Blenders and juicers. One would be forgiven for thinking they do the same thing. They don’t. Yes, they both process tasty fruits and veggies into a delicious nutritious drink but that is as far as the similarities go. The way they do it and the end results are not the same at all. Here are some considerations to help you decide whether a blender or a juicer is the right choice for you.
Blender vs Juicer
A blender is an electrical appliance that just blends everything you put in its cavity. Its output is referred to as a smoothie because it is a smoothened and mixed version of the input.
A juicer is an electrical appliance that squashes into your fruits and vegetables but only gives their juice, filtering out the pulp and fibres. Its output is referred to as juice.
Pros and cons of juicing
Pros of juicing
Extracting juice removes the indigestible pulp. This leaves behind juice that is packed with vitamins and minerals and is easily absorbed by the body. Quick absorption makes this juice a great source of immediate energy for people who need a quick energy boost such as sick or ailing people. It is also great for people suffering from low sugar. The fact that its output is easier to digest makes it great for people with weak digestion or people just recovering from ailments affecting the stomach, intestine, or liver.
Work well with hard fruits such as beets, apples, and carrots. Also work well with leafy greens such as wheatgrass, kale, and spinach.
More fruits in one cup
Because they separate the fibre thus requiring more ingredients, one cup of juice is usually made up of a lot of fruit.
Cons of juicing
More fruits in one cup
Separating the fibre decreases the output. For this reason, juicers require more ingredients to produce enough juice.
The absence of fibre makes juice less satiating. This can lead to consuming more food than you otherwise would. This can become a problem especially for juices that are high in sugars. While eating an apple can lead to the feeling of fullness, drinking one juiced apple will have nowhere near this effect. This is why one of the most notable problems associated with juicing is potential weight gain. The absence of fibre makes you consume more and because it is not filling you consume even more in what becomes a vicious cycle.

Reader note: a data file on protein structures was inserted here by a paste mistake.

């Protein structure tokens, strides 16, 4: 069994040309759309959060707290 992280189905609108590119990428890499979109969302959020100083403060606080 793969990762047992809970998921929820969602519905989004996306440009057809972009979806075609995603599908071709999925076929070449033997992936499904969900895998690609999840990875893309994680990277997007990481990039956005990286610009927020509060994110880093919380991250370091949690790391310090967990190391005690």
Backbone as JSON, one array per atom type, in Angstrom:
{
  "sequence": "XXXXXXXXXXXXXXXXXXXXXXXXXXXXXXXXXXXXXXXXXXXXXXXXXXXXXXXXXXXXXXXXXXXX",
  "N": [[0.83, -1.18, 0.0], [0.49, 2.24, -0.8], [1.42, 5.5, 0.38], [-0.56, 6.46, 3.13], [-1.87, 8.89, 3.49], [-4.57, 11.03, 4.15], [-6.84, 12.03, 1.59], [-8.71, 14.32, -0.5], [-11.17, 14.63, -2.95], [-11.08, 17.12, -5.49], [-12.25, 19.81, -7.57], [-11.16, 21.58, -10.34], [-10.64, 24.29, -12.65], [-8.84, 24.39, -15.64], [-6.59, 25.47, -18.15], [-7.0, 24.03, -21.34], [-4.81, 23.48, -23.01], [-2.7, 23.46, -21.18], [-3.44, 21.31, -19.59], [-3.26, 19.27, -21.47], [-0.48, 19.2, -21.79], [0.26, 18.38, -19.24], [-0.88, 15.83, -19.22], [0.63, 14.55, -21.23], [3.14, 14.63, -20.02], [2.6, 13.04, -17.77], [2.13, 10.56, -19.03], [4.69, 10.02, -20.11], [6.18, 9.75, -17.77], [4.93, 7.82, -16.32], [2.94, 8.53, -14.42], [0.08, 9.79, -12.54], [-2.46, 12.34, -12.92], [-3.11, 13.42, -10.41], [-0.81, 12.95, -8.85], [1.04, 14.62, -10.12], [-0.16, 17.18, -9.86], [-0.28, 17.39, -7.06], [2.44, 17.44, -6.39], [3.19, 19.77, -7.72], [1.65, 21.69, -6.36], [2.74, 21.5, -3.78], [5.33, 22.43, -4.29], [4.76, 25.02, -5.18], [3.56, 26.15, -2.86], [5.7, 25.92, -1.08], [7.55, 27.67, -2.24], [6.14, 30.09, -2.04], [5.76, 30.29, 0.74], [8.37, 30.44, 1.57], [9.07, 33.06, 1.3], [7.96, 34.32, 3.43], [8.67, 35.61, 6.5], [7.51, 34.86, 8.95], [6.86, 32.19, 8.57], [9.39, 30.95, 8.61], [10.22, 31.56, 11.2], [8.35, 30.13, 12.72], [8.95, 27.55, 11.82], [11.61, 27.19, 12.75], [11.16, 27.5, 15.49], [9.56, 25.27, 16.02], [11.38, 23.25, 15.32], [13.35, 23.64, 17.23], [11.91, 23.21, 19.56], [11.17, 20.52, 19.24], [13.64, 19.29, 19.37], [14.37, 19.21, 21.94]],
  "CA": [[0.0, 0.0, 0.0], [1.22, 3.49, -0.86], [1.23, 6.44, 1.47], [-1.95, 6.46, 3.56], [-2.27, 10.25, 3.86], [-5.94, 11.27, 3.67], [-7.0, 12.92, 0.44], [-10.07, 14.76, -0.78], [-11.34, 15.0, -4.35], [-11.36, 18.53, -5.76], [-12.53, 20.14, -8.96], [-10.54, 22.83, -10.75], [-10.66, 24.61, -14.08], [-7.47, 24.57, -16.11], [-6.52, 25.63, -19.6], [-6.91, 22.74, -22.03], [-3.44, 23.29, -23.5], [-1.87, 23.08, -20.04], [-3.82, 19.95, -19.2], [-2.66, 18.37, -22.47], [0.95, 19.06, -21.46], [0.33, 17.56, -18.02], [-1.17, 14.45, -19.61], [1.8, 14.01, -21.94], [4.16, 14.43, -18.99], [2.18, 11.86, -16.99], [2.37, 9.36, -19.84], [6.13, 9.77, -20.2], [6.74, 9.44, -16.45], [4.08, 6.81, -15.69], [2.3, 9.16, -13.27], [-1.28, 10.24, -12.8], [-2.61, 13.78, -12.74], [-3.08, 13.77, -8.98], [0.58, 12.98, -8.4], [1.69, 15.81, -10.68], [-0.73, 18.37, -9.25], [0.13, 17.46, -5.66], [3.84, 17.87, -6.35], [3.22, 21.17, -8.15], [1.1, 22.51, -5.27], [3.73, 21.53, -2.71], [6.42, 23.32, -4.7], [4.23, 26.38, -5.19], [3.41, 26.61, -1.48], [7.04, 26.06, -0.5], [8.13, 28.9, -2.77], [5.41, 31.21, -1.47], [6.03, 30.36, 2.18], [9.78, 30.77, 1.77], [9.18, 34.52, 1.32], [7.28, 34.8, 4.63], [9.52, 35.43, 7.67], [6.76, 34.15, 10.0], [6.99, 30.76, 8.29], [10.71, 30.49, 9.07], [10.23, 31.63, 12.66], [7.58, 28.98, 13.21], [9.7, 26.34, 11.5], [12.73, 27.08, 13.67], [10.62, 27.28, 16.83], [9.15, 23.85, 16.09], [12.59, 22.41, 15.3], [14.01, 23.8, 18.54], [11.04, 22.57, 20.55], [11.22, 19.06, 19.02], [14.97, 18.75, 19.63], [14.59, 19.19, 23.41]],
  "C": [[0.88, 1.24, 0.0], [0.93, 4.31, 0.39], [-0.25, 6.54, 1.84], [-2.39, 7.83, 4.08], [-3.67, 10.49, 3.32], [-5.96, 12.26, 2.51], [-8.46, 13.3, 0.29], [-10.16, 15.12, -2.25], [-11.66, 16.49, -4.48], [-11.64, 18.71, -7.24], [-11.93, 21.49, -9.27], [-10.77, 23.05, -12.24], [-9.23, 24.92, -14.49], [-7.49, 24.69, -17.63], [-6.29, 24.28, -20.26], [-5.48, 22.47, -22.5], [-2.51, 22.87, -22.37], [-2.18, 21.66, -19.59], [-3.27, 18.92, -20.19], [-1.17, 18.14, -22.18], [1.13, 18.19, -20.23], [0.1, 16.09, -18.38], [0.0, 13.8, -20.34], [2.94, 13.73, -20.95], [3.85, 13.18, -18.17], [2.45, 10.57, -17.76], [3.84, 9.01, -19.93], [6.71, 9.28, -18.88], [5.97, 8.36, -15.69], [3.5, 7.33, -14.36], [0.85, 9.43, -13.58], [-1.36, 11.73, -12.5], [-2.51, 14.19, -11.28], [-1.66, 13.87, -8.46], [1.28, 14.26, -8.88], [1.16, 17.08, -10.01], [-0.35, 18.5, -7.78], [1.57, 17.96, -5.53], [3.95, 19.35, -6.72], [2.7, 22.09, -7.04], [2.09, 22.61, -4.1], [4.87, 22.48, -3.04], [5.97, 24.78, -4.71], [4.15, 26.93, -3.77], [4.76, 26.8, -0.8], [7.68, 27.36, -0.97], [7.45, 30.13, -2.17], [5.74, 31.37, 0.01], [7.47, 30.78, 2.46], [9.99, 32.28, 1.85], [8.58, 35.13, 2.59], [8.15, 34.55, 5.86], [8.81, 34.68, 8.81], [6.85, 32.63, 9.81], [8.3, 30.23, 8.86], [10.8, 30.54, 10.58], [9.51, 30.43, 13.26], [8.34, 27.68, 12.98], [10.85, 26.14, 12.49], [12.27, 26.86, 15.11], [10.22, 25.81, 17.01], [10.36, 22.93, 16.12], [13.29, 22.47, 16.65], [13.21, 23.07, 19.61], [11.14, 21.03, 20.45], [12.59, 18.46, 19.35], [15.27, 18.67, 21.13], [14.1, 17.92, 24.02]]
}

It Is wasteful
Juicing wastes a lot of valuable nutrition. The pulp thrown away usually includes fibre and other nutrients bound to it.
Messy and difficult to clean
Juicers are often messy therefore requiring more time and effort to clean them thoroughly. This often results in them being used less frequently. Most blenders have dishwasher-safe parts while only some juicers have dishwasher-safe parts.
Compared to blenders, juicers are quite large and bulky taking up a lot of space in your kitchen.
Juicers are priced much higher than blenders presumably because of the extra work they do in separating the pulp and fibre. Juicers can cost anywhere from $40 to $2000 while blenders range from $30 to $500.
Pros and cons of blending
Pros of blending
A blender processes everything you put into it. There is no fibrous pulp to discard in the end.
Every part of the fruit or vegetable gets included in the final product making it more nutritious. Blenders retain all of the fibre which would be lost to a centrifugal or even a slow juicer. Fibre is important to gut health and digestion so you could actually be missing out on what makes a fruit or vegetable healthy by juicing them.
The fibre in the final drink slows down digestion so that energy is released slowly and evenly preventing sugar spikes after drinking. Fibre also means you feel fuller for longer after drinking it making you less prone to overeating or snacking between meals.
Blenders are far more affordable than juicers. Juicers can cost anywhere from $40 to $2000 while blenders range from $30 to $500.
You can blend almost anything. In addition to fruits and vegetables, you can blend nuts, meats, and spices. In this way, some blenders can replace food processors for food preparation.
Cons of blending
Not ideal for short energy bursts
The presence of fibre increases the time required for absorption making them unsuitable for immediate energy boosts.
Blenders can have a hard time working with dry foods or foods that stick to the pitcher wall. This means you have to add water and determining how much can be dicey leading to too thick or too thin smoothies.
Some blender motors can overheat when grinding for longer than 60 seconds.
So, what’s it going to be? Blender or juicer?
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